A new study has found that antimalarial drugs such as chloroquine and hydroxychloroquine could help combat cancer and boost existing cancer treatment. The study was published in Cancer Medical Science.
The antimalarial drugs exhibited the exclusive potential to make tumour cells more sensitive to cancer treatment. The authors are highly anticipating the results and optimistically expecting a positive result in the treatment of cancer.
"What makes chloroquine and hydroxychloroquine so interesting is these multiple mechanisms of action," said lead author Ciska Verbaanderd of the Anticancer Fund and the University at Leuven, Belgium.
"These antimalarial drugs act on both the level of cancer cells and tumour microenvironment. Studying this has led to interesting scientific insights in tumour biology, such as the importance of autophagy, the tumour vasculature and the immune system," said Ciska.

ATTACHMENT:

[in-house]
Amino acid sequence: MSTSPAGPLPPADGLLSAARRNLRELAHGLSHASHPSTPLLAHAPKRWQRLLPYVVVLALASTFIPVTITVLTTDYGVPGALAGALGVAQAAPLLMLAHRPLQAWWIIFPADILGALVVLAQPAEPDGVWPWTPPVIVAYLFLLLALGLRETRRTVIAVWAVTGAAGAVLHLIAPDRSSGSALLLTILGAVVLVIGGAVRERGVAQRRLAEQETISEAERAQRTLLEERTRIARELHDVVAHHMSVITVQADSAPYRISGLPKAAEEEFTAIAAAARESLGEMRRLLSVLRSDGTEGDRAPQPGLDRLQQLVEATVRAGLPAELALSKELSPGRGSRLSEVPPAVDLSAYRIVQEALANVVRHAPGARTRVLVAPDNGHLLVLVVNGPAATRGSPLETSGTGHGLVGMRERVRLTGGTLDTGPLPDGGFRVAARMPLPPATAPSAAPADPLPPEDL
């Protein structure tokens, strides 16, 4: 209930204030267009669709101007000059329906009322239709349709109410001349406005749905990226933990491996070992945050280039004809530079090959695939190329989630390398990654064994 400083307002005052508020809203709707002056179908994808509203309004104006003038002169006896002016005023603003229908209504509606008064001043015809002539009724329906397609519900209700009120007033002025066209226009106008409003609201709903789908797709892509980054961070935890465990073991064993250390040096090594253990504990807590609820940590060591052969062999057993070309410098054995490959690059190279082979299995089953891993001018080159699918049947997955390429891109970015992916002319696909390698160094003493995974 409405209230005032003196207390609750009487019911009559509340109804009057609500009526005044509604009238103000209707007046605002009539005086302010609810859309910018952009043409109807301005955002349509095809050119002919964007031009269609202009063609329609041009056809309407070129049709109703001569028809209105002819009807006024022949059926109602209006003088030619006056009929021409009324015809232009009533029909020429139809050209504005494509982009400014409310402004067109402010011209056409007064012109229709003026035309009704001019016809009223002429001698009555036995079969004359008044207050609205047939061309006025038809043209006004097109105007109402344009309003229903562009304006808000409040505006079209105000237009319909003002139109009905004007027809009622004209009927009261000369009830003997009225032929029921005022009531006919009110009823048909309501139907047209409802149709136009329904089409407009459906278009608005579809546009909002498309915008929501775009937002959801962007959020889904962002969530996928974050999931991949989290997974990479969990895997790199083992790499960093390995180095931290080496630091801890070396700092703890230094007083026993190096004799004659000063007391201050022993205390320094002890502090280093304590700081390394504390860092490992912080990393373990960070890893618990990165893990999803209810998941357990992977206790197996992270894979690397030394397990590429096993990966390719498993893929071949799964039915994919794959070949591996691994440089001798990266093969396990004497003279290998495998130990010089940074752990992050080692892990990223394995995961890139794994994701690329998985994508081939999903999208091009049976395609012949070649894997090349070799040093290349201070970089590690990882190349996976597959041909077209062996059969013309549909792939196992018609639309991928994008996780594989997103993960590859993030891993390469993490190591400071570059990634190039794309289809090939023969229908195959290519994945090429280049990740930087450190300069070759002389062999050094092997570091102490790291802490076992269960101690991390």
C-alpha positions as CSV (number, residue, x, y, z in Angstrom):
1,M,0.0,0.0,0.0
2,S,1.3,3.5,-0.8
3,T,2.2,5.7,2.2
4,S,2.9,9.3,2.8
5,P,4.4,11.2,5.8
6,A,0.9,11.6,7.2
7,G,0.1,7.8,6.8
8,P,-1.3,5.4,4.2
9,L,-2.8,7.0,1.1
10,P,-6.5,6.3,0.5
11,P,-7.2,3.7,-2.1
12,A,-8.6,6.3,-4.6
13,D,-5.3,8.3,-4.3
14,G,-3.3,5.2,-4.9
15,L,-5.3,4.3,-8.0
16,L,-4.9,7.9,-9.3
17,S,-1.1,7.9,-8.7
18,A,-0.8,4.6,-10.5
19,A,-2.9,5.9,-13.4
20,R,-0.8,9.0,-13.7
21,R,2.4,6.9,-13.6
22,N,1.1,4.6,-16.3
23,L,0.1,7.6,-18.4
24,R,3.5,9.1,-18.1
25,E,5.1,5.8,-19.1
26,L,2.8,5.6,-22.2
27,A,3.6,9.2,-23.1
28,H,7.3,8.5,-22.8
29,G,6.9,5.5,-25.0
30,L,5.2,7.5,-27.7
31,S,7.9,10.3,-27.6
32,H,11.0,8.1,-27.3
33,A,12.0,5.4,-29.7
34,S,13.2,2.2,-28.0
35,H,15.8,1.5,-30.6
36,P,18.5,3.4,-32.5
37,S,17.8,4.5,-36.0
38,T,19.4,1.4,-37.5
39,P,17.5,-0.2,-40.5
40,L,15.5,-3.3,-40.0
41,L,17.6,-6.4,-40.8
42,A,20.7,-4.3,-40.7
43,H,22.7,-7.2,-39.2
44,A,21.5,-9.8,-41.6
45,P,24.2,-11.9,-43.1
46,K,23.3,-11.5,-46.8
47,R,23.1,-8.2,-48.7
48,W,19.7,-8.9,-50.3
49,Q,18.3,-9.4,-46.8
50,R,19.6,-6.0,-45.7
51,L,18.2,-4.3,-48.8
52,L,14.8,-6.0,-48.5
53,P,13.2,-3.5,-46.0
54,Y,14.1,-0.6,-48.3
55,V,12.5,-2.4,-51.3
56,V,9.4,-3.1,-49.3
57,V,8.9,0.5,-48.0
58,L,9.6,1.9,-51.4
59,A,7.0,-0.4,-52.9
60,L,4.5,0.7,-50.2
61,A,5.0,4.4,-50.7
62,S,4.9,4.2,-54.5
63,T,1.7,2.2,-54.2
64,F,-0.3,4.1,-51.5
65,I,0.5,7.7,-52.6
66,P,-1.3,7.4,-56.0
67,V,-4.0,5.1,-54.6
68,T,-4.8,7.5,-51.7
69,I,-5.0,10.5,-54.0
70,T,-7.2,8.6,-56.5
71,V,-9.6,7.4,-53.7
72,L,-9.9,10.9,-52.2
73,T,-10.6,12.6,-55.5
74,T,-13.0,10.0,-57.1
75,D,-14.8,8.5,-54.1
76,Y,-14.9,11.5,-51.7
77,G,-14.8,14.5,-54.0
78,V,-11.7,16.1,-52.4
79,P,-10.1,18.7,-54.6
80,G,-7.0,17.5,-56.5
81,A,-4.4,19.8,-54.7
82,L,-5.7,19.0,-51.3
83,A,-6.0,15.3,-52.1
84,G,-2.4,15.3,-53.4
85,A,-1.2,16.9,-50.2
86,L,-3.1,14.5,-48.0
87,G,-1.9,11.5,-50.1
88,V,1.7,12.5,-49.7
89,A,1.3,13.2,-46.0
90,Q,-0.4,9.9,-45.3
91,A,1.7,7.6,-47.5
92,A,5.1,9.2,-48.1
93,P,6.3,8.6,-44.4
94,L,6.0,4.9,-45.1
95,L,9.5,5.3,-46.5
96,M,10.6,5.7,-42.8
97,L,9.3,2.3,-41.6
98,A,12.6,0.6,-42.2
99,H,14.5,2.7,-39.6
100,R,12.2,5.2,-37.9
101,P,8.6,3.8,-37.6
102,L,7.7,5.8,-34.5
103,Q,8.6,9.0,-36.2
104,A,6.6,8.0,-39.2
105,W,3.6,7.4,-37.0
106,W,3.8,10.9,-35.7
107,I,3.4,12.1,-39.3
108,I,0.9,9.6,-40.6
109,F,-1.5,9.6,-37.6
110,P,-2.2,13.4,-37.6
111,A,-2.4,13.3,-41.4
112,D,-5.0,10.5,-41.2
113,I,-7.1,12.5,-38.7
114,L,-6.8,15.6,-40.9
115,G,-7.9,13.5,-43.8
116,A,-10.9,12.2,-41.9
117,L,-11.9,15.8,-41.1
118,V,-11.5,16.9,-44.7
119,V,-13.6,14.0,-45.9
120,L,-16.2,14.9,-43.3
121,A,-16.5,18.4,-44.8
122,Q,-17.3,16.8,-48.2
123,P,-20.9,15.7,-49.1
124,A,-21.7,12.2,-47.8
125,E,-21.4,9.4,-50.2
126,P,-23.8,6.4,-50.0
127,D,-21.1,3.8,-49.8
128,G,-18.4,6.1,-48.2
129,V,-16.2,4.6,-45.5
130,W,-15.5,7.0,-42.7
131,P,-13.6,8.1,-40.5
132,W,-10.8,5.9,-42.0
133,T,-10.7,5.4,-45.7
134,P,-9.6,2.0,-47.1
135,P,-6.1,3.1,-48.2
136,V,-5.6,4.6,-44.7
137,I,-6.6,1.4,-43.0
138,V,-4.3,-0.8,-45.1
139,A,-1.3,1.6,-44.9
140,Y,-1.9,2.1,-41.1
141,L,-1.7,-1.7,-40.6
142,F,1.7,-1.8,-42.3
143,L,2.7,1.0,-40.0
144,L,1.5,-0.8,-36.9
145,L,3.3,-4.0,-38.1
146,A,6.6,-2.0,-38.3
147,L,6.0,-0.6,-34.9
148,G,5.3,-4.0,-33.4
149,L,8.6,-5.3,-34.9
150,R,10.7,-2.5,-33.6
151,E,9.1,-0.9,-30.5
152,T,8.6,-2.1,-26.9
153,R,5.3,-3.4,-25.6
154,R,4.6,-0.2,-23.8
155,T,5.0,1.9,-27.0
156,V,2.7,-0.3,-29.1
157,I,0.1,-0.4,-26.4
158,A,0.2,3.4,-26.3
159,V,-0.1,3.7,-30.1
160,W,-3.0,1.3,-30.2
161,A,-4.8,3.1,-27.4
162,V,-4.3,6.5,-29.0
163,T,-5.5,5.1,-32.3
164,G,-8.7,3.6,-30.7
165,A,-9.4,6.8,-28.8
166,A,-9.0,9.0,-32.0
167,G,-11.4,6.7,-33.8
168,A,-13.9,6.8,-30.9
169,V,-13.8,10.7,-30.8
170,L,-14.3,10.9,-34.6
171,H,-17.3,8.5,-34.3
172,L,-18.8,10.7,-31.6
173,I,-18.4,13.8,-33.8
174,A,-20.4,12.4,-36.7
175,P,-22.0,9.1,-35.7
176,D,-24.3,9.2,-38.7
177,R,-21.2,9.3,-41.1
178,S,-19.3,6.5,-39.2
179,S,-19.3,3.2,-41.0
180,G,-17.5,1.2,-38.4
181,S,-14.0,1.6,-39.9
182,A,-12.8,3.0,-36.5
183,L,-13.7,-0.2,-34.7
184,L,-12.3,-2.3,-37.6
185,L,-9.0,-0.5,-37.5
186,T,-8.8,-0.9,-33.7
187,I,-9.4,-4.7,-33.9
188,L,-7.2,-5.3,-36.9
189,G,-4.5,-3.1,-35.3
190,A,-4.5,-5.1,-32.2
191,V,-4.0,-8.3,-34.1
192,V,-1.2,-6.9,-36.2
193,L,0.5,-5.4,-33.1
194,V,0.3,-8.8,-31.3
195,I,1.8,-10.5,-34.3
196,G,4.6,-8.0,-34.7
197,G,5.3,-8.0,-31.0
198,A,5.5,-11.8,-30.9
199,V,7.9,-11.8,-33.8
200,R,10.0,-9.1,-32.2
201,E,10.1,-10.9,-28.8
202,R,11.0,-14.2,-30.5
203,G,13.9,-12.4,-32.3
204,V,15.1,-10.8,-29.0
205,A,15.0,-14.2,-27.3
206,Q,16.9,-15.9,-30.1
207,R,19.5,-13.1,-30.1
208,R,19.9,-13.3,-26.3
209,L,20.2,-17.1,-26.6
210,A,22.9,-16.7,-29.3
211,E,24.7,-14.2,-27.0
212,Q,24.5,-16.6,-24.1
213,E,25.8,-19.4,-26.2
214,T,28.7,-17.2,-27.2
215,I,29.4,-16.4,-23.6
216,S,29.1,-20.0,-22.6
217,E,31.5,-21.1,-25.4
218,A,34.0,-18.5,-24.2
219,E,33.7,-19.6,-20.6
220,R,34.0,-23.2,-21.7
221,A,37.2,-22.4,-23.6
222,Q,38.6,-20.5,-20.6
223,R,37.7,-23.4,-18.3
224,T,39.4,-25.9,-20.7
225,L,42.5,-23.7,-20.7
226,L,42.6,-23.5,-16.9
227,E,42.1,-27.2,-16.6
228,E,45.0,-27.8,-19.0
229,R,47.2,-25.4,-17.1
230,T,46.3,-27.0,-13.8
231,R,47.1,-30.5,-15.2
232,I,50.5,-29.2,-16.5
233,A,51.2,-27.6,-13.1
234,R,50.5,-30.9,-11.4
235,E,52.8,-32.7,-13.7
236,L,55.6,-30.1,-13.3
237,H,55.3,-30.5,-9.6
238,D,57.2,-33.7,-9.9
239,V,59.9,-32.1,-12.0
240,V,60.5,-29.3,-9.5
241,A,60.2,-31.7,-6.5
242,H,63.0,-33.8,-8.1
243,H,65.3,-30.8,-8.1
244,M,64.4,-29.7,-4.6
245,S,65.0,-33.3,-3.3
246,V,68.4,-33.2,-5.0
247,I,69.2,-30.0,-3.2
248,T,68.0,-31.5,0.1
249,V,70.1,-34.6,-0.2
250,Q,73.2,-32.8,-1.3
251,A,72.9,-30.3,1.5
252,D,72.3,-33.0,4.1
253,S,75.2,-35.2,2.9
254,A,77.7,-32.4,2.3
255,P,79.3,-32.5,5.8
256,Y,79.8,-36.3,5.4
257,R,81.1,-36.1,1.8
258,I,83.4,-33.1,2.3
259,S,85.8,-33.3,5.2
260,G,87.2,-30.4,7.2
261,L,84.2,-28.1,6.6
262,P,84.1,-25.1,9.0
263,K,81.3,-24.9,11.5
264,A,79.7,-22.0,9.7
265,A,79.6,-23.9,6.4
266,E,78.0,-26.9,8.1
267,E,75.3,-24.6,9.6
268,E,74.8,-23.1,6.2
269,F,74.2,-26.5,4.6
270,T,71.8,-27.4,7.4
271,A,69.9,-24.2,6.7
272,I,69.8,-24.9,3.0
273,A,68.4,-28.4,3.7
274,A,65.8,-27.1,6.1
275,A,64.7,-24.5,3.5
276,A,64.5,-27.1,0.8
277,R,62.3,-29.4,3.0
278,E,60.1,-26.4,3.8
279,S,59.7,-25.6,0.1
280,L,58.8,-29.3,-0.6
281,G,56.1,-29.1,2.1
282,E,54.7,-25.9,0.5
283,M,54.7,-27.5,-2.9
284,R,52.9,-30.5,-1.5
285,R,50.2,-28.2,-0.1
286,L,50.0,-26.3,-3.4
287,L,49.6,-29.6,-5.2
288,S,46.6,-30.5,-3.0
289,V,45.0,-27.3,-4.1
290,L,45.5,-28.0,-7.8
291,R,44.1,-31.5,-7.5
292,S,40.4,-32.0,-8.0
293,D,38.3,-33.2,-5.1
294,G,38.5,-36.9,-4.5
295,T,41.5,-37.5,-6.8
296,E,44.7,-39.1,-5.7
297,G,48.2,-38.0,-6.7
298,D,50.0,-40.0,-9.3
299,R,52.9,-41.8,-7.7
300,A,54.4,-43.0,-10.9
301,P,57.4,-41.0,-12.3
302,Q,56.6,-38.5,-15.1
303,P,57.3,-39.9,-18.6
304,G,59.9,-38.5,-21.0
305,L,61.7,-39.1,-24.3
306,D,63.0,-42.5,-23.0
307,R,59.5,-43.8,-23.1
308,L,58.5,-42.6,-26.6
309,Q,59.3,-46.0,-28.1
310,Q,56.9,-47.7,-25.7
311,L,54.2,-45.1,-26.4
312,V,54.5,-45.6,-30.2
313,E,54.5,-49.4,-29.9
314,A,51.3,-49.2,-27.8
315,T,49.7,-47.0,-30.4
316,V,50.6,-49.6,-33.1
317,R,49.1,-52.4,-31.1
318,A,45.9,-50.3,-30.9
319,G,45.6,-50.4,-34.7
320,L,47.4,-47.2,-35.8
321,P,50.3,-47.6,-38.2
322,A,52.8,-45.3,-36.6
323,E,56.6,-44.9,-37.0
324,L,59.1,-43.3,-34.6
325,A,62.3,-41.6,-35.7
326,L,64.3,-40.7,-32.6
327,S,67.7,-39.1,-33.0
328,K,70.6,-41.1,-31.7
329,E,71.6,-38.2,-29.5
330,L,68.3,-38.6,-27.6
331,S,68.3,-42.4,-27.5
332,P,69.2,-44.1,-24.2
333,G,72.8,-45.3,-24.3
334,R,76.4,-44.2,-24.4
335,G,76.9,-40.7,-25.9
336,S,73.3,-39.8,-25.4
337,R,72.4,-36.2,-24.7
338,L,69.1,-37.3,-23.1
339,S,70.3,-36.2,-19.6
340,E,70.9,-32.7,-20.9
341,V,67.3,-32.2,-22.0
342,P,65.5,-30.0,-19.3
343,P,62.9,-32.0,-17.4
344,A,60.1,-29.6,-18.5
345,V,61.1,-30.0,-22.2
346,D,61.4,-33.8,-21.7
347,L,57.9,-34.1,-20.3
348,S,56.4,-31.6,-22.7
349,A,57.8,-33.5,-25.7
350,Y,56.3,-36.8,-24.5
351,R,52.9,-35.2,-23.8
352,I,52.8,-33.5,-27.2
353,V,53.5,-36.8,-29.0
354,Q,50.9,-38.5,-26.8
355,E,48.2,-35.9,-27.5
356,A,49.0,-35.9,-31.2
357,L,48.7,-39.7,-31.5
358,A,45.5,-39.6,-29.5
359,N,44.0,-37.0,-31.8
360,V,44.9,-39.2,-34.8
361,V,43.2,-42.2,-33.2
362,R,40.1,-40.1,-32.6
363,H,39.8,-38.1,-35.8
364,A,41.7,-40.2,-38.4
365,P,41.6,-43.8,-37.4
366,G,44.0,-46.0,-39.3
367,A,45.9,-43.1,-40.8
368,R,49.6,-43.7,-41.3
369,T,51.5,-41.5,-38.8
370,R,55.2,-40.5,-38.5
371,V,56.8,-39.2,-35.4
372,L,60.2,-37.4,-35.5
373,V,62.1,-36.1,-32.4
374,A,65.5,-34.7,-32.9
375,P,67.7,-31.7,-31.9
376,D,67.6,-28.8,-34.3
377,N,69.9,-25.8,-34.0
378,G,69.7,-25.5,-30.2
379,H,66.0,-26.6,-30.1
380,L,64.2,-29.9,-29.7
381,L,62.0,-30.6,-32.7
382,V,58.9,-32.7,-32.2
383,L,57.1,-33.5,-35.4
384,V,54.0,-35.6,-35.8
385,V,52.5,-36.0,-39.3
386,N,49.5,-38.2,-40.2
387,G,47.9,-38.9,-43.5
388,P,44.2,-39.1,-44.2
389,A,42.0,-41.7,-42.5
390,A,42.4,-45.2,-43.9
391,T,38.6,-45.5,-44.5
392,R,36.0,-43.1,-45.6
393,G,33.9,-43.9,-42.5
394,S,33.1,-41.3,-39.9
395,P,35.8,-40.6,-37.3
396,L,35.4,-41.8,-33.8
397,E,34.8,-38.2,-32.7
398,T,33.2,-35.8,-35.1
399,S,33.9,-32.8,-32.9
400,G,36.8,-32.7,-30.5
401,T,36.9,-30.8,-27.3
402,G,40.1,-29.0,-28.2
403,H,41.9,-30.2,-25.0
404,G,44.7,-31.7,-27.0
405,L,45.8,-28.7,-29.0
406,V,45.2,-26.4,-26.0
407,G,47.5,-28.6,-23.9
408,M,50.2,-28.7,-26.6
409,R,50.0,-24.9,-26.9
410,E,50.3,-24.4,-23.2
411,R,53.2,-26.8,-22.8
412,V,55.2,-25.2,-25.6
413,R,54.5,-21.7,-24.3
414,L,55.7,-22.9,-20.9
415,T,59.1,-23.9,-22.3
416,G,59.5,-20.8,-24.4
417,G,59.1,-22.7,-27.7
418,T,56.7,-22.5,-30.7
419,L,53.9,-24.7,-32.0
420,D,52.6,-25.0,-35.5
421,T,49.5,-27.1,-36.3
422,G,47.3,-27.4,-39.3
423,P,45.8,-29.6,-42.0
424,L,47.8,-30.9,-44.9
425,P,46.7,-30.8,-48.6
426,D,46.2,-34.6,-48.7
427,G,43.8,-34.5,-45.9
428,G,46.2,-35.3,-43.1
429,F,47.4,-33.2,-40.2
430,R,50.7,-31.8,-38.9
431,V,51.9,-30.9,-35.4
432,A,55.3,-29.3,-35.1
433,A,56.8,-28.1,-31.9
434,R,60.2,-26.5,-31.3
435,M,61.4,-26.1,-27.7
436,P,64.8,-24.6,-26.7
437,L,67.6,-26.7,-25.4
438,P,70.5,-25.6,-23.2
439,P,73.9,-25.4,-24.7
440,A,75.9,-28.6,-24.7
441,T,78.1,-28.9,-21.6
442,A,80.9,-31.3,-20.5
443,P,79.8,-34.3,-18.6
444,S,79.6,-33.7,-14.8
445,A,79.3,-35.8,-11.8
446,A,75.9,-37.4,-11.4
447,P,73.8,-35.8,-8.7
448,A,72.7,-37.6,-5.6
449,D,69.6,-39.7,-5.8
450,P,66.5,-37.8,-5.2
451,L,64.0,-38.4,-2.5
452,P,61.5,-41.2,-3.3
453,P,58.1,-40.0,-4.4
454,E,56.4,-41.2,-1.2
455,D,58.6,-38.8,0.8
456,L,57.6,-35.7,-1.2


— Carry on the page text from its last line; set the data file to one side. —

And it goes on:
The study revealed that antimalarial drugs could use as a significant clinical benefit for cancer patients. Standard anticancer treatment combined with antimalarial could be used effectively to remove cancer cells, claimed study.
"We look forward with much anticipation to the results of the 30 or so ongoing clinical studies that use chloroquine or hydroxychloroquine for cancer treatment," said Vikas P. Sukhatme, MD ScD, co-founder of Global Cures.
The researchers are hoping that this study would bring an increased awareness of the possible use of the drug and help in bringing these medications out of the medicine cabinet to use it for cancer treatment.
Researchers from the Repurposing Drugs in Oncology (ReDO) projects which is in collaboration with the Anticancer Fund, Belgium, and USA-based GlobalCures, stated that antimalarial drugs could be used in further clinical investigation.
ReDO project has initially explored how low-cost drugs such as beta-blockers and anti-fungal remedies could be incorporated for cancer treatment.